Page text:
Bug 58084 - NFS client hangs
NFS client hangs
Product: Red Hat Linux
Classification: Retired
Component: kernel (Show other bugs)
i386 Linux
medium Severity medium
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Assigned To: Arjan van de Ven
Brian Brock
Depends On:
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Reported: 2002-01-07 23:47 EST by Damien Miller
Modified: 2007-04-18 12:38 EDT (History)
1 user (show)

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Fixed In Version:
Doc Type: Bug Fix
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Last Closed: 2003-02-10 22:53:59 EST
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Description Damien Miller 2002-01-07 23:47:35 EST
From Bugzilla Helper:
User-Agent: Mozilla/5.0 (X11; U; Linux i686; en-US; rv:0.9.7) Gecko/20011226

Description of problem:
When connecting to a OpenBSD 3.0 NFS server, writes to NFS mounted files will
hang indefinitely

Version-Release number of selected component (if applicable):

How reproducible:

Steps to Reproduce:
1.Mount a OpenBSD exported NFS volume
2.Attempt to write to a files


Actual Results:  The write blocks with the process stuck in a 'D' state. The
dmesg contains:

nfs: server shitei not responding, still trying
nfs: task 16 can't get a request slot

(shitei being my NFS server)

Nothing is logged at the server end.

Expected Results:  The write should complete normally.

Additional info:

Redhat 6.2 doesn't have this problem.
Comment 1 Damien Miller 2002-01-12 18:34:33 EST
Forgot to mention, I am using kernel-2.4.9-13.i686.rpm
Comment 2 Damien Miller 2003-02-09 22:23:48 EST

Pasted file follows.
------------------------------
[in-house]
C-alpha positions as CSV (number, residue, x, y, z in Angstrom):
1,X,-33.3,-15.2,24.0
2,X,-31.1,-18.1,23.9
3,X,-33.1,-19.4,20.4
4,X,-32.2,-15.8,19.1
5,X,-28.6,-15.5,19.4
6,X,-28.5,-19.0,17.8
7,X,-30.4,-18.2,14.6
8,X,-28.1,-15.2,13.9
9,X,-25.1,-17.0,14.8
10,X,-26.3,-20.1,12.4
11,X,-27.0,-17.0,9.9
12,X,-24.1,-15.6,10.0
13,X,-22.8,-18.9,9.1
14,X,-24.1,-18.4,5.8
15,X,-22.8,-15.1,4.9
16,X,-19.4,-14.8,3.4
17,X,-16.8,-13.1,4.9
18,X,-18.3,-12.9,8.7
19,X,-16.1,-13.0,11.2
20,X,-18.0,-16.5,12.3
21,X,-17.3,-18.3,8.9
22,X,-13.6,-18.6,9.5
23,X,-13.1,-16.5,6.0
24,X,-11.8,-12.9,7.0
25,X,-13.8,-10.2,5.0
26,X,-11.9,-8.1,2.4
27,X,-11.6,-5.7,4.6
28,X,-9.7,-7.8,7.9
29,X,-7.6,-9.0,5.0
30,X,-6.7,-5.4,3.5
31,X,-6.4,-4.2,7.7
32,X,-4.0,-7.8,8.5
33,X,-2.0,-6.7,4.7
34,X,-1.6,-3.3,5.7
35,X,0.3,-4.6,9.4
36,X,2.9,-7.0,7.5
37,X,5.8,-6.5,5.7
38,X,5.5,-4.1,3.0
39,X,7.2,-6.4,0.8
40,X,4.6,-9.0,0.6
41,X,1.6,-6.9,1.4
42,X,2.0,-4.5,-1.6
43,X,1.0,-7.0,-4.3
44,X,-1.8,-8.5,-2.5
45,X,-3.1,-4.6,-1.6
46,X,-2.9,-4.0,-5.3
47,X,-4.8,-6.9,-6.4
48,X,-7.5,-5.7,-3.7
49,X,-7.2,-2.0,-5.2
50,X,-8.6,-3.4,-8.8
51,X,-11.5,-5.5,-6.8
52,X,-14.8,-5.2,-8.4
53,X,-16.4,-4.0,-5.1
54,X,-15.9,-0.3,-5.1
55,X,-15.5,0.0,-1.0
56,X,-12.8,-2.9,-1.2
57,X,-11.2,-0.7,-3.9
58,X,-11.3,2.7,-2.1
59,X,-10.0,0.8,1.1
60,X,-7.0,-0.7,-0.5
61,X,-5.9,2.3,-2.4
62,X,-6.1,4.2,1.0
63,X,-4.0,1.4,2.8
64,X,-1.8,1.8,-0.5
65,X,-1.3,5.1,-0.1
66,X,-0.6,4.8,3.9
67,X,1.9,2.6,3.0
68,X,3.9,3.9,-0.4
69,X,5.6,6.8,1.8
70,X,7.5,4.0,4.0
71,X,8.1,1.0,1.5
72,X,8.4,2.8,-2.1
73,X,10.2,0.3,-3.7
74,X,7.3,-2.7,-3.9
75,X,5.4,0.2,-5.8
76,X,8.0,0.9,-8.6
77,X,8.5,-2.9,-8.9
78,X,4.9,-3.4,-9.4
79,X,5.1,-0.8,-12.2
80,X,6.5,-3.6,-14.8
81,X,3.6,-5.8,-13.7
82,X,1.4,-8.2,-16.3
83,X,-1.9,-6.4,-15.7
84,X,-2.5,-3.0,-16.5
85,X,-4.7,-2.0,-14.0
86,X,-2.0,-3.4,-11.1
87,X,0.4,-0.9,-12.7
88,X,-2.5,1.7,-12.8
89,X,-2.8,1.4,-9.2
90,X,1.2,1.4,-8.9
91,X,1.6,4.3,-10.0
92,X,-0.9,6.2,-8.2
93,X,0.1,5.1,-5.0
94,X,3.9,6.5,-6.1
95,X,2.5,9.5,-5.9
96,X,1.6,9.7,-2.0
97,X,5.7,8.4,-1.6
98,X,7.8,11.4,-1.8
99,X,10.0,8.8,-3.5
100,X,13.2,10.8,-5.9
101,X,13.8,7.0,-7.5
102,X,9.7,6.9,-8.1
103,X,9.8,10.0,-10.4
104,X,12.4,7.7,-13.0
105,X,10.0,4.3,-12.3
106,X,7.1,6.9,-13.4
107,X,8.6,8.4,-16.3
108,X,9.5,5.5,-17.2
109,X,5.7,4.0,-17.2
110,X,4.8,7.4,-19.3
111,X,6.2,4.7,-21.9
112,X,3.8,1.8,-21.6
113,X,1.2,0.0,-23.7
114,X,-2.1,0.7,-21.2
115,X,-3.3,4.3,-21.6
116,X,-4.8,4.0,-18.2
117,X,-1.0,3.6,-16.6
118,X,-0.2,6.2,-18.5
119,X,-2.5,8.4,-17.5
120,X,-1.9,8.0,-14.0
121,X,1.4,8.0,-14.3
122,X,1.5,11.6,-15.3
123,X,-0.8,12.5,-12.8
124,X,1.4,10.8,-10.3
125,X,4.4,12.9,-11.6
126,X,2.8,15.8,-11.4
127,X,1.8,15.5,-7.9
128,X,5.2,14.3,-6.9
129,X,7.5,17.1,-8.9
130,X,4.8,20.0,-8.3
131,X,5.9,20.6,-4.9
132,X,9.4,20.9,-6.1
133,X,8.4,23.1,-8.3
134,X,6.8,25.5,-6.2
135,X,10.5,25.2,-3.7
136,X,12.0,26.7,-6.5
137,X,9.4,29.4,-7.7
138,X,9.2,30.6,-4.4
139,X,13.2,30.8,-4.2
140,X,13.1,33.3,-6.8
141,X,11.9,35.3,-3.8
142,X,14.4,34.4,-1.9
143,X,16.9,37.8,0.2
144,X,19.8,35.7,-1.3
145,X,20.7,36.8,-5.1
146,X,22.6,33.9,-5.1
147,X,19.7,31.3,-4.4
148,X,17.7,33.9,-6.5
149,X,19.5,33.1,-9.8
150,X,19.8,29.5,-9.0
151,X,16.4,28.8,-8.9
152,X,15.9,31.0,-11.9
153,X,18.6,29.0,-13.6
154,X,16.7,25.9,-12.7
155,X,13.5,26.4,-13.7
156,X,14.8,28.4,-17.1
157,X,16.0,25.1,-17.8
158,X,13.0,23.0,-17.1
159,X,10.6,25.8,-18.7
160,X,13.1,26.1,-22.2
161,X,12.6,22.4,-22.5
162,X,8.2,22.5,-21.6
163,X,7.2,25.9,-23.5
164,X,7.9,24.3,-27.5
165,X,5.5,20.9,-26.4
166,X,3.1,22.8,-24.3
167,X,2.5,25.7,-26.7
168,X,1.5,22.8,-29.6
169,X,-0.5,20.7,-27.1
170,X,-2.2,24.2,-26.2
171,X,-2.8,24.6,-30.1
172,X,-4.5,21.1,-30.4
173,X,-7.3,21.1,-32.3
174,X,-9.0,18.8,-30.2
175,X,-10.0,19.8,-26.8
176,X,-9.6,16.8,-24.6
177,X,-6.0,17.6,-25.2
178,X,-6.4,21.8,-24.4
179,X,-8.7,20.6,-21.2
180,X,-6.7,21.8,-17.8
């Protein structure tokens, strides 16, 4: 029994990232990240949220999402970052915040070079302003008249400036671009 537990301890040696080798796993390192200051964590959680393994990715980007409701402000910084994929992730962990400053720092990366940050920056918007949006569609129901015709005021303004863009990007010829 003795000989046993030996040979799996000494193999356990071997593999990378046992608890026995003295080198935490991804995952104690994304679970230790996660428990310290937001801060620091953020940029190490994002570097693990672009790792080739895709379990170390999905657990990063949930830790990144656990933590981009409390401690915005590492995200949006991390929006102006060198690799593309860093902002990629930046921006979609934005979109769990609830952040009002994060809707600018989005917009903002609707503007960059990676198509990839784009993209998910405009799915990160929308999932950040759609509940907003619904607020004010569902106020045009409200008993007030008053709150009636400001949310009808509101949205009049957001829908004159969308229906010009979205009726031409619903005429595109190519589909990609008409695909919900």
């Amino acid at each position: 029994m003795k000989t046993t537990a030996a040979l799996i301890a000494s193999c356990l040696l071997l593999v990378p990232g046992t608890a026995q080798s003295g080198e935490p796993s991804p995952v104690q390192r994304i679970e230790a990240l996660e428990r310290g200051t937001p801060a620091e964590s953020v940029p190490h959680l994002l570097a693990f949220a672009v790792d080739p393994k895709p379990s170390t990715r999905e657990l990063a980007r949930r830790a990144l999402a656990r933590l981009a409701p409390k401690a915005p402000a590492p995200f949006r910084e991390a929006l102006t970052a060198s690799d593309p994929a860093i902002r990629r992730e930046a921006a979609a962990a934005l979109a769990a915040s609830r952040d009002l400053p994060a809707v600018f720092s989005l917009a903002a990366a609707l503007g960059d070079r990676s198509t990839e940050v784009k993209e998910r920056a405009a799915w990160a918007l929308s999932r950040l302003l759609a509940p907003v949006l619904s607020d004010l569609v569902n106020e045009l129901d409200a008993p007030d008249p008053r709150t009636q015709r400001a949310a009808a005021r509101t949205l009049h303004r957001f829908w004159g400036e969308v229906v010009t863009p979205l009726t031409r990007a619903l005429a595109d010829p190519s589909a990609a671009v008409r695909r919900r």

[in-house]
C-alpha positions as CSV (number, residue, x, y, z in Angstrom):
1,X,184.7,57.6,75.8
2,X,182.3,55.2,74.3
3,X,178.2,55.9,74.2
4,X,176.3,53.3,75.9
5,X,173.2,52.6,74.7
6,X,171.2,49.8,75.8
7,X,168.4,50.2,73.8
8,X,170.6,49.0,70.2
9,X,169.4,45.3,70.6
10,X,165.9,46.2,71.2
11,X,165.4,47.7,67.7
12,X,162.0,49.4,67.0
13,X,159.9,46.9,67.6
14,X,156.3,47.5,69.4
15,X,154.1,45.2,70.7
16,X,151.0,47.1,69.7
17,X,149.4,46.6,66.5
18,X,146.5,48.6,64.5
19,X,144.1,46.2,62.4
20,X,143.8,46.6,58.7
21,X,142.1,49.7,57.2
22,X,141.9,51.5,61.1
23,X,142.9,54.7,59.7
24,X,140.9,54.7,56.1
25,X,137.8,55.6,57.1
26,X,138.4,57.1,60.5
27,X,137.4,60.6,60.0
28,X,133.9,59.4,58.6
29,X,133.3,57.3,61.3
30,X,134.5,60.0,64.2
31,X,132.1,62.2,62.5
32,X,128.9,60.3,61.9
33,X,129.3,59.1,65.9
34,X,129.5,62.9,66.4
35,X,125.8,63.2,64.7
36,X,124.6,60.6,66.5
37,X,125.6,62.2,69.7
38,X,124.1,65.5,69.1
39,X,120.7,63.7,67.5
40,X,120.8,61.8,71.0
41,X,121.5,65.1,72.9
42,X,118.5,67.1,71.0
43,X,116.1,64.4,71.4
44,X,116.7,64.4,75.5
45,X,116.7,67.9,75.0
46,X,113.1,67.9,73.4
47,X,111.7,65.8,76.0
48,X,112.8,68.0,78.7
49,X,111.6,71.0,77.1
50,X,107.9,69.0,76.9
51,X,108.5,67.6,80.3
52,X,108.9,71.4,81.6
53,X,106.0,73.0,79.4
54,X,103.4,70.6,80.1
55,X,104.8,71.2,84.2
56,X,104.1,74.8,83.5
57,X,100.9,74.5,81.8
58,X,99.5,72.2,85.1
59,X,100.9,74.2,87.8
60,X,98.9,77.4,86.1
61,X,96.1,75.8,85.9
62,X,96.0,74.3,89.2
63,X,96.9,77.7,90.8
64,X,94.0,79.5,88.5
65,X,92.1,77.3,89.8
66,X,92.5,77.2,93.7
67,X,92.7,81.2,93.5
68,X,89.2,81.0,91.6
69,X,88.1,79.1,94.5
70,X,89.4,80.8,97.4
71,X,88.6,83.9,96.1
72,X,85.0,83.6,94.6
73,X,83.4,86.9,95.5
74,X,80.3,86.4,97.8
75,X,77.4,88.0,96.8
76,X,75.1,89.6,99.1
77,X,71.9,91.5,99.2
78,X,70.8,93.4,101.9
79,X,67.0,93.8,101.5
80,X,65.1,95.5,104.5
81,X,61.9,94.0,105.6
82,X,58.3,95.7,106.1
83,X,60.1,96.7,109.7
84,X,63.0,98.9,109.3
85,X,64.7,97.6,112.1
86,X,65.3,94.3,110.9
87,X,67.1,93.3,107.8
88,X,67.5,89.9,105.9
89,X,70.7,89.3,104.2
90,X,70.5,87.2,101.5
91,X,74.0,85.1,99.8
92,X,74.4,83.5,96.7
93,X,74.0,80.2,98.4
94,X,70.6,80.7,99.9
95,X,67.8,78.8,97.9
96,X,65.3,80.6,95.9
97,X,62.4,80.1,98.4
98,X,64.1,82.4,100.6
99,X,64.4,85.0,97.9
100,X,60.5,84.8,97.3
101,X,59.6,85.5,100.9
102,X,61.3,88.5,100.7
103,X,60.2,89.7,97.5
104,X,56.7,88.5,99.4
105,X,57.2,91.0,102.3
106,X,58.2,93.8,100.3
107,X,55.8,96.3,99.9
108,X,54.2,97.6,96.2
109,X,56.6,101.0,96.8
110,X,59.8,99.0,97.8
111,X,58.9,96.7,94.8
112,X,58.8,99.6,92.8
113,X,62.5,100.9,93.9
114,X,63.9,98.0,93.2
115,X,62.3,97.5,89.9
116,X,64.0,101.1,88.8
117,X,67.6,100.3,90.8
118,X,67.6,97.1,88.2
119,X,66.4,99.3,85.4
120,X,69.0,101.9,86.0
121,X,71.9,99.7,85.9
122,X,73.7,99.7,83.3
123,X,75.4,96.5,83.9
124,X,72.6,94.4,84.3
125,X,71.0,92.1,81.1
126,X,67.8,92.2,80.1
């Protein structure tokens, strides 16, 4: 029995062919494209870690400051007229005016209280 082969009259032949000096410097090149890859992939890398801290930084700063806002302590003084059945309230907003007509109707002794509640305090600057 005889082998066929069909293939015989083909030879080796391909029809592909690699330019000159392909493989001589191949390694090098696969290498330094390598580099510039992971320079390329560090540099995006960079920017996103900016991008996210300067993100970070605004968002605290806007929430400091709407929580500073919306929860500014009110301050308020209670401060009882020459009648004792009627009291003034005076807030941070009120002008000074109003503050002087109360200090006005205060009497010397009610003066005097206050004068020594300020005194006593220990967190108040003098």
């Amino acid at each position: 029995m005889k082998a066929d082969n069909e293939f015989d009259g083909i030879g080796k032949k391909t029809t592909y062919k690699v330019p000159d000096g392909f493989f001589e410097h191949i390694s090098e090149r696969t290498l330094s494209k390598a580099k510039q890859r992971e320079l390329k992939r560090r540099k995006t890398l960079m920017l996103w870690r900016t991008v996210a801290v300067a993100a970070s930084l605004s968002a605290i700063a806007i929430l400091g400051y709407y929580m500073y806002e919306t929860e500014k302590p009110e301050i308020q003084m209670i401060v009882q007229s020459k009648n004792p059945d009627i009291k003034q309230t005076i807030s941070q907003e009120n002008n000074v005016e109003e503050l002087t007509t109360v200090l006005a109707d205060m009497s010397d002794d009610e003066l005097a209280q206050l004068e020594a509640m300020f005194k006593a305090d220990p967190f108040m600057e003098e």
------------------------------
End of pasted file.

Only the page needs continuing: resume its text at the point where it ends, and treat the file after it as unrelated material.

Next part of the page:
I eventually figured this out: Linux NFS sends fragmented UDP packets with the
DontFragment bit set. OpenBSD's packet filter (rightly IMO) drops these packets
as inconsistent. 

The workaround is to turn off packet normalisation for effected hosts. Another
is to turn off pmtu discovery on the Linux end.

The fix would be to make Linux NFS send consistent packets. 

Some threads discussing this:

Comment 3 Arjan van de Ven 2003-02-10 05:14:31 EST
fragmented UDP packets with the DF flag set are completely valid and actually
the only way to do pmtu discovery over udp...... 
Comment 4 Damien Miller 2003-02-10 18:01:36 EST
No, this is incorrect. RFC1191 even explicitly talks about the NFS case:

   Also, since a single NFS operation cannot be split across several UDP
   datagrams, certain operations (primarily, those operating on file
   names and directories) require a minimum datagram size that may be
   larger than the PMTU.  NFS implementations should not reduce the
   datagram size below this threshold, even if PMTU Discovery suggests a
   lower value.  (Of course, in this case datagrams should not be sent
   with DF set.)

(section 6.5, page 14)

Comment 5 David Miller 2003-02-10 22:53:59 EST
RFCs are not laws that cannot be broken when common sense must
prevail.  For example, nobody currently ships a system that
does RFC compliant URG handling, you wouldn't be able to talk
to any other stack if that were the case.

And common sense here dictates that without being able to set
DF on fragmented frames, UDP path mtu discovery is basically
impossible and at best useless.

The behavior stands, and it will not be changed.  These weird BSD firewalls are
   the only systems blocking these packets, and I'm not going to
give up UDP pmtu discovery for the sake of making these systems
Comment 6 Daniel Hartmeier 2003-02-12 16:20:50 EST
Based on your feedback, OpenBSD's packet filter has been changed so fragments with DF can be passed, even if normalization/reassembly is enabled.

The option is disabled by default, as fragments with DF are not unanimously accepted as legitimate and unambiguous traffic. But we acknowledge that they are used with certain UDP protocols (when PMTU discovery is used) and recommend enabling the option to pass them selectively.

With release 3.0 to 3.2, the fragments can be passed by disabling normalization/reassembly ('scrub') for the relevant UDP traffic, and future releases include the option to pass such fragments in all combinations with scrub.

Further questions can be directed to the OpenBSD mailing lists (http://www.openbsd.org/mail.html).

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